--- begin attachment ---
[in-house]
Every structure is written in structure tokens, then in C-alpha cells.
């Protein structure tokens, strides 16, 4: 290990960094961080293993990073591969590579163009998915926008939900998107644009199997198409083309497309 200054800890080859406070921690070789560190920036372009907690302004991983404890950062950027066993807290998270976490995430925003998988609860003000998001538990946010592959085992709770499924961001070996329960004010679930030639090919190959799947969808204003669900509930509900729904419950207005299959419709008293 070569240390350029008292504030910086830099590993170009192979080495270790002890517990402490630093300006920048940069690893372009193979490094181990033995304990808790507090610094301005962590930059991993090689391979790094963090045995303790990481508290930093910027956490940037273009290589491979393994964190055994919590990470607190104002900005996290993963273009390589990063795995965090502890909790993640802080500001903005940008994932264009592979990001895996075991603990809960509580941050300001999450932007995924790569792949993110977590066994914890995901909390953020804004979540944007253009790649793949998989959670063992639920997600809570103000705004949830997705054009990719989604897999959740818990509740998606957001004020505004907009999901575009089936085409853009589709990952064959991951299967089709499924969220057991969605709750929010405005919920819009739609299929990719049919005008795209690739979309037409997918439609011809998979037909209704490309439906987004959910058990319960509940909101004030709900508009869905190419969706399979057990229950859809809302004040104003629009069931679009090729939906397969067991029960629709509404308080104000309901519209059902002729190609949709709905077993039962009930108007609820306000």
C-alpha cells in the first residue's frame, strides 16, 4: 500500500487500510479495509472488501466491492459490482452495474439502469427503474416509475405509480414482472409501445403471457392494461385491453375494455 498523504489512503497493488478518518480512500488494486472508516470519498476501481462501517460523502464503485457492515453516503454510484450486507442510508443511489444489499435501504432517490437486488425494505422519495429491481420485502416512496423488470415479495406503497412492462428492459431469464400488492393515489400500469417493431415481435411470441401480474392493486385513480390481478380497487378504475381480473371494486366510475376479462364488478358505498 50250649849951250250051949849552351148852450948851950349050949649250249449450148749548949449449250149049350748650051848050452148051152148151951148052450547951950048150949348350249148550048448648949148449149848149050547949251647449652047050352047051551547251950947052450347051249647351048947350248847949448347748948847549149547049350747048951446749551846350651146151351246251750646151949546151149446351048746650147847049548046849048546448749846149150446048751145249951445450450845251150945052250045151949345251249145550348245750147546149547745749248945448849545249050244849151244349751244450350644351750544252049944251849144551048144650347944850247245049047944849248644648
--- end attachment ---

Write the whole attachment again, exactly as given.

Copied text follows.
[in-house]
Every structure is written in structure tokens, then in C-alpha cells.
């Protein structure tokens, strides 16, 4: 290990960094961080293993990073591969590579163009998915926008939900998107644009199997198409083309497309 200054800890080859406070921690070789560190920036372009907690302004991983404890950062950027066993807290998270976490995430925003998988609860003000998001538990946010592959085992709770499924961001070996329960004010679930030639090919190959799947969808204003669900509930509900729904419950207005299959419709008293 070569240390350029008292504030910086830099590993170009192979080495270790002890517990402490630093300006920048940069690893372009193979490094181990033995304990808790507090610094301005962590930059991993090689391979790094963090045995303790990481508290930093910027956490940037273009290589491979393994964190055994919590990470607190104002900005996290993963273009390589990063795995965090502890909790993640802080500001903005940008994932264009592979990001895996075991603990809960509580941050300001999450932007995924790569792949993110977590066994914890995901909390953020804004979540944007253009790649793949998989959670063992639920997600809570103000705004949830997705054009990719989604897999959740818990509740998606957001004020505004907009999901575009089936085409853009589709990952064959991951299967089709499924969220057991969605709750929010405005919920819009739609299929990719049919005008795209690739979309037409997918439609011809998979037909209704490309439906987004959910058990319960509940909101004030709900508009869905190419969706399979057990229950859809809302004040104003629009069931679009090729939906397969067991029960629709509404308080104000309901519209059902002729190609949709709905077993039962009930108007609820306000």
C-alpha cells in the first residue's frame, strides 16, 4: 500500500487500510479495509472488501466491492459490482452495474439502469427503474416509475405509480414482472409501445403471457392494461385491453375494455 498523504489512503497493488478518518480512500488494486472508516470519498476501481462501517460523502464503485457492515453516503454510484450486507442510508443511489444489499435501504432517490437486488425494505422519495429491481420485502416512496423488470415479495406503497412492462428492459431469464400488492393515489400500469417493431415481435411470441401480474392493486385513480390481478380497487378504475381480473371494486366510475376479462364488478358505498 50250649849951250250051949849552351148852450948851950349050949649250249449450148749548949449449250149049350748650051848050452148051152148151951148052450547951950048150949348350249148550048448648949148449149848149050547949251647449652047050352047051551547251950947052450347051249647351048947350248847949448347748948847549149547049350747048951446749551846350651146151351246251750646151949546151149446351048746650147847049548046849048546448749846149150446048751145249951445450450845251150945052250045151949345251249145550348245750147546149547745749248945448849545249050244849151244349751244450350644351750544252049944251849144551048144650347944850247245049047944849248644648